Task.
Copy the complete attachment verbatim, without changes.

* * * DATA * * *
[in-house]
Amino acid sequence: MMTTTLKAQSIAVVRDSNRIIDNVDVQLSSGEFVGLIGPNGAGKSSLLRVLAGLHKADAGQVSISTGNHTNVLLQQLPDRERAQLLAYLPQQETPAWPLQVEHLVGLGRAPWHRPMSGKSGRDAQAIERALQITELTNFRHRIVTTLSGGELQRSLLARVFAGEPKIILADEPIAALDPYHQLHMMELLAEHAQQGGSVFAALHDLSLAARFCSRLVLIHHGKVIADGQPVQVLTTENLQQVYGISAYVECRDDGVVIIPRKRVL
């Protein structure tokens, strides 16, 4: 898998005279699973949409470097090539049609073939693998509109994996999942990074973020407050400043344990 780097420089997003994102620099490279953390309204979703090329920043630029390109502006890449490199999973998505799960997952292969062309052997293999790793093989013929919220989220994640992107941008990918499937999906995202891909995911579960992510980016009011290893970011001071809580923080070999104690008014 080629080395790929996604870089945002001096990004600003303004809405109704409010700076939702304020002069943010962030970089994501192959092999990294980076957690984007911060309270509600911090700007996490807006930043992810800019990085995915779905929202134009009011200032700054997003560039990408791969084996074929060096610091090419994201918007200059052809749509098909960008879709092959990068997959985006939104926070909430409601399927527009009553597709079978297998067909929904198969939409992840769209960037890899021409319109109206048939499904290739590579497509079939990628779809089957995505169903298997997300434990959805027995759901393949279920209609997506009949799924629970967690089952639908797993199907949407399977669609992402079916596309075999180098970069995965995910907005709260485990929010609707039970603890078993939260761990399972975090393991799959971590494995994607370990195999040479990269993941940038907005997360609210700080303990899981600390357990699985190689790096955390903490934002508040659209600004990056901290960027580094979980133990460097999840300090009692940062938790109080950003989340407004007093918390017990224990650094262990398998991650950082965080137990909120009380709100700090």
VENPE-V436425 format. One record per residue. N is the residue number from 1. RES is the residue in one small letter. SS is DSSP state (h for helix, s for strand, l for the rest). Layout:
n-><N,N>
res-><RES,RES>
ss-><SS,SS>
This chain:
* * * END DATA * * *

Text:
[in-house]
Amino acid sequence: MMTTTLKAQSIAVVRDSNRIIDNVDVQLSSGEFVGLIGPNGAGKSSLLRVLAGLHKADAGQVSISTGNHTNVLLQQLPDRERAQLLAYLPQQETPAWPLQVEHLVGLGRAPWHRPMSGKSGRDAQAIERALQITELTNFRHRIVTTLSGGELQRSLLARVFAGEPKIILADEPIAALDPYHQLHMMELLAEHAQQGGSVFAALHDLSLAARFCSRLVLIHHGKVIADGQPVQVLTTENLQQVYGISAYVECRDDGVVIIPRKRVL
């Protein structure tokens, strides 16, 4: 898998005279699973949409470097090539049609073939693998509109994996999942990074973020407050400043344990 780097420089997003994102620099490279953390309204979703090329920043630029390109502006890449490199999973998505799960997952292969062309052997293999790793093989013929919220989220994640992107941008990918499937999906995202891909995911579960992510980016009011290893970011001071809580923080070999104690008014 080629080395790929996604870089945002001096990004600003303004809405109704409010700076939702304020002069943010962030970089994501192959092999990294980076957690984007911060309270509600911090700007996490807006930043992810800019990085995915779905929202134009009011200032700054997003560039990408791969084996074929060096610091090419994201918007200059052809749509098909960008879709092959990068997959985006939104926070909430409601399927527009009553597709079978297998067909929904198969939409992840769209960037890899021409319109109206048939499904290739590579497509079939990628779809089957995505169903298997997300434990959805027995759901393949279920209609997506009949799924629970967690089952639908797993199907949407399977669609992402079916596309075999180098970069995965995910907005709260485990929010609707039970603890078993939260761990399972975090393991799959971590494995994607370990195999040479990269993941940038907005997360609210700080303990899981600390357990699985190689790096955390903490934002508040659209600004990056901290960027580094979980133990460097999840300090009692940062938790109080950003989340407004007093918390017990224990650094262990398998991650950082965080137990909120009380709100700090």
VENPE-V436425 format. One record per residue. N is the residue number from 1. RES is the residue in one small letter. SS is DSSP state (h for helix, s for strand, l for the rest). Layout:
n-><N,N>
res-><RES,RES>
ss-><SS,SS>
This chain: